So, which comes first, the chicken or the egg? That’s a question for the ages. While researchers think they’ve come up with the answer, the reality is the answer they found only served to generate more questions.
Similarly, when it comes to whether saving or paying off debt is more important; this too turns out to be a question whose answers engender more questions.
With that said, the best solution for you is somewhere in here — so read on.
If you’re in a situation in which you have no money set aside at all, for any purpose, paying off debt first is a mistake. You should always have, at minimum, enough liquid cash to cover three to six months of living expenses. Some experts are now recommending as much as eight. If you have no money on hand and something unexpected happens, you’re going to have to borrow to deal with it, which will only serve to dig a deeper hole.
Further, if your job offers a payroll savings plan, into which your employer will contribute if you save, jump on that free money right away. Anytime someone is willing to give you money, (and you don’t have to give them a body part, your spouse or one of your offspring in exchange) take it. Delaying saving until you pay off debt could short you out of a lot of compound interest your money could have earned in the interim, leaving you less money upon which to retire.
Paying Off Debt First
The most pressing reason to pay off debt first is interest. Financial obligations continue to grow every month you have them. If we’re talking credit card debt, it could be expanding at the rate of as much as 24 percent annually. Investments into which you can buy capable of a rate of return that high are scarce. Thus, saving can be counterproductive in those instances. Any gains you’ll make with the money you put away will be consumed by the interest you’ll pay on your debts.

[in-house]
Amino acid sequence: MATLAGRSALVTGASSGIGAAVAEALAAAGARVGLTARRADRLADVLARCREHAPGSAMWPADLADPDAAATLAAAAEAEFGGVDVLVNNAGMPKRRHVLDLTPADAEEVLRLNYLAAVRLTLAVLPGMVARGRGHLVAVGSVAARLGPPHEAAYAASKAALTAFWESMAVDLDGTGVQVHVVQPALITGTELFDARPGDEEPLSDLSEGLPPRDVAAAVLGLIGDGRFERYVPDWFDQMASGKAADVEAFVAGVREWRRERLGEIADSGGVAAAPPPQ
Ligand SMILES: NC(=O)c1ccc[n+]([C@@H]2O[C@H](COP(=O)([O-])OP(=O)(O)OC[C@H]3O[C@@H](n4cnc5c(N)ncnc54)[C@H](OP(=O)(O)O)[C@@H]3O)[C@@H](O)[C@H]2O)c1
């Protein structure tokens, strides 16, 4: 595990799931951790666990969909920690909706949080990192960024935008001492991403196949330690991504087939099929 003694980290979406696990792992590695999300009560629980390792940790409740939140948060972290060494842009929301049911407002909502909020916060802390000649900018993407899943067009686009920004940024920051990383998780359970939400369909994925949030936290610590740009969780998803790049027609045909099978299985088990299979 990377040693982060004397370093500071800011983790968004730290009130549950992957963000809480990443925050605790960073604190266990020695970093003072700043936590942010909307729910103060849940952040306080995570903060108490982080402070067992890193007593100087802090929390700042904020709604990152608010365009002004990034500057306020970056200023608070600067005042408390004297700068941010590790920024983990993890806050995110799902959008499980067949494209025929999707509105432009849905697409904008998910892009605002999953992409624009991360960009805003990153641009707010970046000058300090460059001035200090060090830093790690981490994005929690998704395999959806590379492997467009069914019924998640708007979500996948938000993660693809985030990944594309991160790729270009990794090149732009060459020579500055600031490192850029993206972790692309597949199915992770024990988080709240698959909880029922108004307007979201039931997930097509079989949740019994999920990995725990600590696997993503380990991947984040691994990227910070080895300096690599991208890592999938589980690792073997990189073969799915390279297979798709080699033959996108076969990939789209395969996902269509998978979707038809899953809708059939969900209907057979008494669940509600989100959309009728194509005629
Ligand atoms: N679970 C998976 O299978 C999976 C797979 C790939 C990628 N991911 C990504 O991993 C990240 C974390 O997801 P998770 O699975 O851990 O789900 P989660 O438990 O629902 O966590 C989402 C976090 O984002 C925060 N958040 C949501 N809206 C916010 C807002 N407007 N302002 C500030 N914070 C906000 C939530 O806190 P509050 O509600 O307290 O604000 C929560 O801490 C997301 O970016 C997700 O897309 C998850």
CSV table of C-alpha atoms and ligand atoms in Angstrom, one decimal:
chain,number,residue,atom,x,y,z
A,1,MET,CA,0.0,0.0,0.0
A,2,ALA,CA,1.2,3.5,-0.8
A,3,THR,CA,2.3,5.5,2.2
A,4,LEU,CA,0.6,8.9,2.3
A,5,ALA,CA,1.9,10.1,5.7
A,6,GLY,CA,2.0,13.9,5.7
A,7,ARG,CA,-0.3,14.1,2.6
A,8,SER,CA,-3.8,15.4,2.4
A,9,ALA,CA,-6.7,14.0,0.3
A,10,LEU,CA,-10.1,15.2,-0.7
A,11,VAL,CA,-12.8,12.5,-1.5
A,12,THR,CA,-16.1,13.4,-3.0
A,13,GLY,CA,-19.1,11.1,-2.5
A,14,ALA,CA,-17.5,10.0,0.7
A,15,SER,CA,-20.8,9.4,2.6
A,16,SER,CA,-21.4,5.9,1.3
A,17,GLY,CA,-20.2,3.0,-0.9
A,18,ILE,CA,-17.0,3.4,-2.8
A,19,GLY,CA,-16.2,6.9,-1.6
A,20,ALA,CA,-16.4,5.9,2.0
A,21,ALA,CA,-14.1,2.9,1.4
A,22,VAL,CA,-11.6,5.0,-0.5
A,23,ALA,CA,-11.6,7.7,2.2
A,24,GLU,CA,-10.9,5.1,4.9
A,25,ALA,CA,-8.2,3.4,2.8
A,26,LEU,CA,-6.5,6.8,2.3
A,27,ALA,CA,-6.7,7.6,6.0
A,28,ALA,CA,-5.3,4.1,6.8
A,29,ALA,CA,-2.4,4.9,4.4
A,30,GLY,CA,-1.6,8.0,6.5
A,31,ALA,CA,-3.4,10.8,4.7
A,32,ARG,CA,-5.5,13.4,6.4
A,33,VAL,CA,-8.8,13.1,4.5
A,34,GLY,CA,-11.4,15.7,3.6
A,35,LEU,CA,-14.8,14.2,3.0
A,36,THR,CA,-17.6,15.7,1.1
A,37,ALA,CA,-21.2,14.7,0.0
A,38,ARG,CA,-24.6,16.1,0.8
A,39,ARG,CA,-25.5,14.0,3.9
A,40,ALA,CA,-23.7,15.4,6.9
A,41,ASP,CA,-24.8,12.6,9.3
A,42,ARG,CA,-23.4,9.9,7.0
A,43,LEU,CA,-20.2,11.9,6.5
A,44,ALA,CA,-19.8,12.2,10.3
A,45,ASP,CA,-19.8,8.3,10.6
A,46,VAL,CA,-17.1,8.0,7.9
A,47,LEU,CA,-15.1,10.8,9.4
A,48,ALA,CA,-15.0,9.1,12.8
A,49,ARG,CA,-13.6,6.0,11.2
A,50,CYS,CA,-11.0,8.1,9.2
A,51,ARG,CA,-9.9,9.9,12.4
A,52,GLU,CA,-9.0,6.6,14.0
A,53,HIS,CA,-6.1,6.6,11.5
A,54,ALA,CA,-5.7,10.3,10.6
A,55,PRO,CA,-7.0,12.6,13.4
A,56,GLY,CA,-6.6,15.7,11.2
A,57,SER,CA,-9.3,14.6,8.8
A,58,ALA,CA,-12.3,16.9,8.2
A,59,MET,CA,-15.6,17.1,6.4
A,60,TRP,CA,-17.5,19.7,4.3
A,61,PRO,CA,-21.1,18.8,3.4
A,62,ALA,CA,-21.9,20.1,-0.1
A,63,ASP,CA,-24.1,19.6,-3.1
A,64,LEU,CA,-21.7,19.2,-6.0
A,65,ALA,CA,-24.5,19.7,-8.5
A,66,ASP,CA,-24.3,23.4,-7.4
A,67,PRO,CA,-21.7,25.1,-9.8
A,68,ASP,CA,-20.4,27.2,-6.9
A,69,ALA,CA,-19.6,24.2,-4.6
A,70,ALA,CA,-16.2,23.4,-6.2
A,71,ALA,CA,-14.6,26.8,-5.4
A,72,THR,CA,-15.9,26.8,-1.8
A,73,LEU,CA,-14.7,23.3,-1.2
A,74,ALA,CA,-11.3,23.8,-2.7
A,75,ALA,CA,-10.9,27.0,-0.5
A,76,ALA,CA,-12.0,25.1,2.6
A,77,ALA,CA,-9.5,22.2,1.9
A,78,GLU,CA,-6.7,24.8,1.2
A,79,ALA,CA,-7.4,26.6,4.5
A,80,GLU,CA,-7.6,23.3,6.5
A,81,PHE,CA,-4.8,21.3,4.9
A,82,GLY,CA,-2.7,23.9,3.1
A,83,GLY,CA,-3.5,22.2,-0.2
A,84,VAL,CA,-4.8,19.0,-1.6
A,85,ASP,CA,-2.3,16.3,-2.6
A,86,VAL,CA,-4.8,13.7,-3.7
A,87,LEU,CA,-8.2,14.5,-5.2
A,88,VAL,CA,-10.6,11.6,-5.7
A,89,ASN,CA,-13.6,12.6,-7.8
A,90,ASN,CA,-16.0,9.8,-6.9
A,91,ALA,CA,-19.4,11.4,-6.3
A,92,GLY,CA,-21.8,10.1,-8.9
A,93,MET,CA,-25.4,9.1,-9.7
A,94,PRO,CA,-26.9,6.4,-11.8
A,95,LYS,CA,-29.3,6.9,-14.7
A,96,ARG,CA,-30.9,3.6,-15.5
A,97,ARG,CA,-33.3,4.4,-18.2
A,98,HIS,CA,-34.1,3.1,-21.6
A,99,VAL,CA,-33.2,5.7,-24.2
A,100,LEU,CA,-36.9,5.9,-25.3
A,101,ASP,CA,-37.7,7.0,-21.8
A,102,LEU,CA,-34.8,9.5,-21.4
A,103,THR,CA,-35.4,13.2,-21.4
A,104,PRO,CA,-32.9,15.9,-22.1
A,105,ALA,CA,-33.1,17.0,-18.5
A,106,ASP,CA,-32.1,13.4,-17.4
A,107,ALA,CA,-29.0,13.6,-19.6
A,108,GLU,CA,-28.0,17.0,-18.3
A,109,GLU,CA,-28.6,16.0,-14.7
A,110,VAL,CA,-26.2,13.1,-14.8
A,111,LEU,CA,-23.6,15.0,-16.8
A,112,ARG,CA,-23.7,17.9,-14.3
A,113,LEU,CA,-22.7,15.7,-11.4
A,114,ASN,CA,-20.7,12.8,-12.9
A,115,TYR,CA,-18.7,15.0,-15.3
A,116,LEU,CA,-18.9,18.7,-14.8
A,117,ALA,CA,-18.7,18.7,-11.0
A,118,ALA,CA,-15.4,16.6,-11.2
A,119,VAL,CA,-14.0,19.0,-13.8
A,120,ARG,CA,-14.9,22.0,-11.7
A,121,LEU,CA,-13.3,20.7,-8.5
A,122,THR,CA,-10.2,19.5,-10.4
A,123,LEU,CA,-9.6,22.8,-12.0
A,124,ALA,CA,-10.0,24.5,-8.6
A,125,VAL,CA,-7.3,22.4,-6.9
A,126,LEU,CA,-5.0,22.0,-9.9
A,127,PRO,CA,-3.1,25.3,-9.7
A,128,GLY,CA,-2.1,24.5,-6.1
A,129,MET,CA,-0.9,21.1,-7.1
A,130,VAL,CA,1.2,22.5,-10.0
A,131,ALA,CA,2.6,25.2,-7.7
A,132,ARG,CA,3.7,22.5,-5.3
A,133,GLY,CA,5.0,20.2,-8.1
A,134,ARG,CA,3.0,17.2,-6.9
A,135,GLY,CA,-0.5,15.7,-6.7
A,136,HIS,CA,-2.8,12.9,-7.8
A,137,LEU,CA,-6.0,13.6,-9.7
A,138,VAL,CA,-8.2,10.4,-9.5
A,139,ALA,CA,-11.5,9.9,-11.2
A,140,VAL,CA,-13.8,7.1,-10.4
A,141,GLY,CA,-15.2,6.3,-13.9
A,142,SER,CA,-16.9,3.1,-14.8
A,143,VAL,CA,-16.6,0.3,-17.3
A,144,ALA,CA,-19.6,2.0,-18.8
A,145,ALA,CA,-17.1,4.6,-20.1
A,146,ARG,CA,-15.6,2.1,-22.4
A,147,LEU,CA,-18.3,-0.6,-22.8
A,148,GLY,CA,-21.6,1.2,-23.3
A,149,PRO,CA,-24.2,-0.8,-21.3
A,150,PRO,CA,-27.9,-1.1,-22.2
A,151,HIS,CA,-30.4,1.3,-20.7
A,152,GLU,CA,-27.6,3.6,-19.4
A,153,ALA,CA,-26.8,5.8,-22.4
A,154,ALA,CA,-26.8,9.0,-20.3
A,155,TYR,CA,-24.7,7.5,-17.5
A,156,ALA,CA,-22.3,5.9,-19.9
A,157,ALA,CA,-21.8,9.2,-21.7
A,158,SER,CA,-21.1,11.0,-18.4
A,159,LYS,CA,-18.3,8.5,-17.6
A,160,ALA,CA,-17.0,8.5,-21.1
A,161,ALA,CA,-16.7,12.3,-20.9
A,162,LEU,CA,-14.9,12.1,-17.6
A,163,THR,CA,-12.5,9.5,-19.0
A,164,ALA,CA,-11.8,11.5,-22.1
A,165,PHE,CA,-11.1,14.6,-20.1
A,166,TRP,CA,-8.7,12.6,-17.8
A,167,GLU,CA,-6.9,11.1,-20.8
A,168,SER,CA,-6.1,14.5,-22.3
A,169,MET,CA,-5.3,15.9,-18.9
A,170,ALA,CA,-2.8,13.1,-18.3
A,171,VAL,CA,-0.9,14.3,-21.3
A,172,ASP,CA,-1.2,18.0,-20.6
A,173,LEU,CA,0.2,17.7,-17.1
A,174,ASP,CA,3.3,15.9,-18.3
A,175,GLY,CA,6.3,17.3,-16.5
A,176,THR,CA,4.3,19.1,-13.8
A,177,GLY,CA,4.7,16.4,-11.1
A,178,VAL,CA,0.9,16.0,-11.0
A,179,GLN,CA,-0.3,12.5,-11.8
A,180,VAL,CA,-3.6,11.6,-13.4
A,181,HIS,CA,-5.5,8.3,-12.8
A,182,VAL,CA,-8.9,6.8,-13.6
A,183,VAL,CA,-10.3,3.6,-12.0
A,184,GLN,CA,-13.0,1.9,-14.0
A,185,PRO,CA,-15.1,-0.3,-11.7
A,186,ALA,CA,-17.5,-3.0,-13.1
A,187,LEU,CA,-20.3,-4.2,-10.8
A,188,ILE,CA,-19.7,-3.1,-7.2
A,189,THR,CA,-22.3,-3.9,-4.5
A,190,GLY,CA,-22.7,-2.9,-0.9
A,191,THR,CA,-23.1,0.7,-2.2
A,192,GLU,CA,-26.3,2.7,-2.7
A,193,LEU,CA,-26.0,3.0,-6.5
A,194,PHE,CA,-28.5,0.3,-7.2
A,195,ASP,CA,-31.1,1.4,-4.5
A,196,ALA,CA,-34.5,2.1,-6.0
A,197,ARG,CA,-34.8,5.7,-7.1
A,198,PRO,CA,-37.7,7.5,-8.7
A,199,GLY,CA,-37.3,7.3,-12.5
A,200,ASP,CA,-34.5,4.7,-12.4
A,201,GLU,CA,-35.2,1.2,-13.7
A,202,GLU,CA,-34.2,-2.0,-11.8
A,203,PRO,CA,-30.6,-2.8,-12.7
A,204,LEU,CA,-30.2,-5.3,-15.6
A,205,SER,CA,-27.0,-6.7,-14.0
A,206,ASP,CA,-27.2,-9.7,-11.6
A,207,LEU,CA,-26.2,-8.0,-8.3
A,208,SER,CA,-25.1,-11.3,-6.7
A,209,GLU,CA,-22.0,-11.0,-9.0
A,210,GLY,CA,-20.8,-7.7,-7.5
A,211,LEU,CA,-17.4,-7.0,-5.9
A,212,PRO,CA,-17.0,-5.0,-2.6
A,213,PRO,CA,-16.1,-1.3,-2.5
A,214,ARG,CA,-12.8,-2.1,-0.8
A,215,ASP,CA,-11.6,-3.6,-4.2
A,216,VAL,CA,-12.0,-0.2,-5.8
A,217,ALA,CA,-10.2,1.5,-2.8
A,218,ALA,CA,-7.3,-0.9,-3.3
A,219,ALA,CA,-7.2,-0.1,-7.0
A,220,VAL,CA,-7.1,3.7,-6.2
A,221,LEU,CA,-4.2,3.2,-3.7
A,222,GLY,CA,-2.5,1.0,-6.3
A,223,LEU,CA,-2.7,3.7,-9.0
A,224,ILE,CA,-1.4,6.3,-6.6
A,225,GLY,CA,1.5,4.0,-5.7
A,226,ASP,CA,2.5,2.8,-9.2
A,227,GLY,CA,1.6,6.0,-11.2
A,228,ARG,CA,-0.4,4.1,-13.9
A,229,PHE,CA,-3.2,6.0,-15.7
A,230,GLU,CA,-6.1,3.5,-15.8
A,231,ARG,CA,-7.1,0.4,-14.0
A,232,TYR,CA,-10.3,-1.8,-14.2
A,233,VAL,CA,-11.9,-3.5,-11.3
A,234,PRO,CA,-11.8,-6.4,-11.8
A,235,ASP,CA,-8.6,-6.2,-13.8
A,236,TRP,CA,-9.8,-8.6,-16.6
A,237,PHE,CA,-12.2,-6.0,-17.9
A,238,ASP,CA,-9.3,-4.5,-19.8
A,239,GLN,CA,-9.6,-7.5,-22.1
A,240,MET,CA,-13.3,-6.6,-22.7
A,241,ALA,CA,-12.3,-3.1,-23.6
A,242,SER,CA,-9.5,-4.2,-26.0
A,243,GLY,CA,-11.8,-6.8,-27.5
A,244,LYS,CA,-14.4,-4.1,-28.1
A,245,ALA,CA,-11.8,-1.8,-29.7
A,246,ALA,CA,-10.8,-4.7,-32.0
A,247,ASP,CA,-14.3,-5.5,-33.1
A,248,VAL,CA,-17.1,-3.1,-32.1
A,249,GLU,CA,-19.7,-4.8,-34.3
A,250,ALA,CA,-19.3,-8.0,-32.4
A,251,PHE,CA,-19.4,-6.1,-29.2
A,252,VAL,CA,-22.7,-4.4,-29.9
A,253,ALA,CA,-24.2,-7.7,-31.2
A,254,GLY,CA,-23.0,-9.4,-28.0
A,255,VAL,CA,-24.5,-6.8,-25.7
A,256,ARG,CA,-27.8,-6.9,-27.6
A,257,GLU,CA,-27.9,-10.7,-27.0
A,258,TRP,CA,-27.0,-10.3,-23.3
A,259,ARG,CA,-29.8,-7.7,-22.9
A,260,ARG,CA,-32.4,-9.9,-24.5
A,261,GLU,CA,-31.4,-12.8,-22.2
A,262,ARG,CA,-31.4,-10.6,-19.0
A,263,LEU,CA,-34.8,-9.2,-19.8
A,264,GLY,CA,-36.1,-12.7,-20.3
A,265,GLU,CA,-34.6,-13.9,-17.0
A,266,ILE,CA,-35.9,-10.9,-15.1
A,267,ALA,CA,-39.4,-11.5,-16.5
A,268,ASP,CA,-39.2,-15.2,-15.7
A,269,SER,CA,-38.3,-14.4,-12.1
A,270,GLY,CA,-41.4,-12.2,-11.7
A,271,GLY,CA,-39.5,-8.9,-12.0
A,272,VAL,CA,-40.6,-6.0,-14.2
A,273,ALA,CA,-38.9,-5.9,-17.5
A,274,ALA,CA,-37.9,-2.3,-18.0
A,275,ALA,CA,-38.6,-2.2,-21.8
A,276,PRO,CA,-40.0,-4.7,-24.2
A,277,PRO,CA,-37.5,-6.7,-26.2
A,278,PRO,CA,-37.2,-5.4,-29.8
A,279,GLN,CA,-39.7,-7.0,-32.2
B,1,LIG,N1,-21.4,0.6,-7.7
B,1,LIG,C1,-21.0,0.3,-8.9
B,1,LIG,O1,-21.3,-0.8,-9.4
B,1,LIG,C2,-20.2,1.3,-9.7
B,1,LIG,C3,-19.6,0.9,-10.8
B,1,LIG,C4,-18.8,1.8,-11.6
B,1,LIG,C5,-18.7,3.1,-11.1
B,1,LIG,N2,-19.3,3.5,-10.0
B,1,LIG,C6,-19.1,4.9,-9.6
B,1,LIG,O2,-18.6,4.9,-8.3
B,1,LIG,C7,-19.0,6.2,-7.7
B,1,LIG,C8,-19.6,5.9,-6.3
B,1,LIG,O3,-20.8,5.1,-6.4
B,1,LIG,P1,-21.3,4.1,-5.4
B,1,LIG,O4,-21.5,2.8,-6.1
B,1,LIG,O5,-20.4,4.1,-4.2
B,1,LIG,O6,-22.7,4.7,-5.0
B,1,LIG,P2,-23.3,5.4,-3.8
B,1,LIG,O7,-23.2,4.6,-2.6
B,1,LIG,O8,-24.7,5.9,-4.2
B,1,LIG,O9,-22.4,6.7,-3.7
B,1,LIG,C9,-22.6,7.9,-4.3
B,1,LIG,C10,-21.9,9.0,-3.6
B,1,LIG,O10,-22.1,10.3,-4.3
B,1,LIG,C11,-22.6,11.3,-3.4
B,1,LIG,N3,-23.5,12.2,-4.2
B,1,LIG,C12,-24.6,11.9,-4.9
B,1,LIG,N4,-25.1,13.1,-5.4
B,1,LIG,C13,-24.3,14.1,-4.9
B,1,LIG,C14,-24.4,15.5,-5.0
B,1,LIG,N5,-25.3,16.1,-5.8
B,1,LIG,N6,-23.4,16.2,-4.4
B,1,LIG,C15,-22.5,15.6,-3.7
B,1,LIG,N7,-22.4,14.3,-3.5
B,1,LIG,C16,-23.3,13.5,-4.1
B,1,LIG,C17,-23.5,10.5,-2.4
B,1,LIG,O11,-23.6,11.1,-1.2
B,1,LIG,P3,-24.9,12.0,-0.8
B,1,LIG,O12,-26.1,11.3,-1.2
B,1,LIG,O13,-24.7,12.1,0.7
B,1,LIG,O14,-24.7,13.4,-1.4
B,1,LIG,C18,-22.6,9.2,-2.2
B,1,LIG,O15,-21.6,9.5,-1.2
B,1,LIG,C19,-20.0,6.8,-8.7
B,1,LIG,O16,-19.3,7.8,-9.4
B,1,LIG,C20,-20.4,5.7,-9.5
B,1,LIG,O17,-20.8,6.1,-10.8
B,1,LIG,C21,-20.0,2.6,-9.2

Also, certain types of debt impose relatively low-interest rates, so you can afford to put cash away while you pay them down. Mortgages, car loans, and student loans fall into this category. In some cases, there are also tax benefits to having the debt — though you should examine them carefully to be certain you qualify. These also tend to be longer-term agreements, so paying them down while neglecting savings could put you on the cusp of retirement with no cash put away.
Further, if you’re in a situation in which your debt is threatening to get out of hand, trying to pay it off could wind up crippling your financial health irrevocably. In such circumstance, reaching out to a company like Freedom Debt Relief is a good idea. They have solutions that could make your debt easier to resolve.
The Bottom Line?
So, which comes first; savings or debt? Like the chicken and the egg, the true answer is it depends.
If you have no money saved at all, you’d best start saving right away. Again, you’d have to resort to borrowing if you were suddenly confronted with a significant expense with no cash on hand. This could completely erase the gains you made when you attacked your debt aggressively.
Meanwhile, if you have high-interest debt and some cash put away for a rainy day, attacking the debt as aggressively as you can is a good move. If you’re somewhere in between, examine the situation carefully to figure out what makes the most long-term financial sense and act accordingly.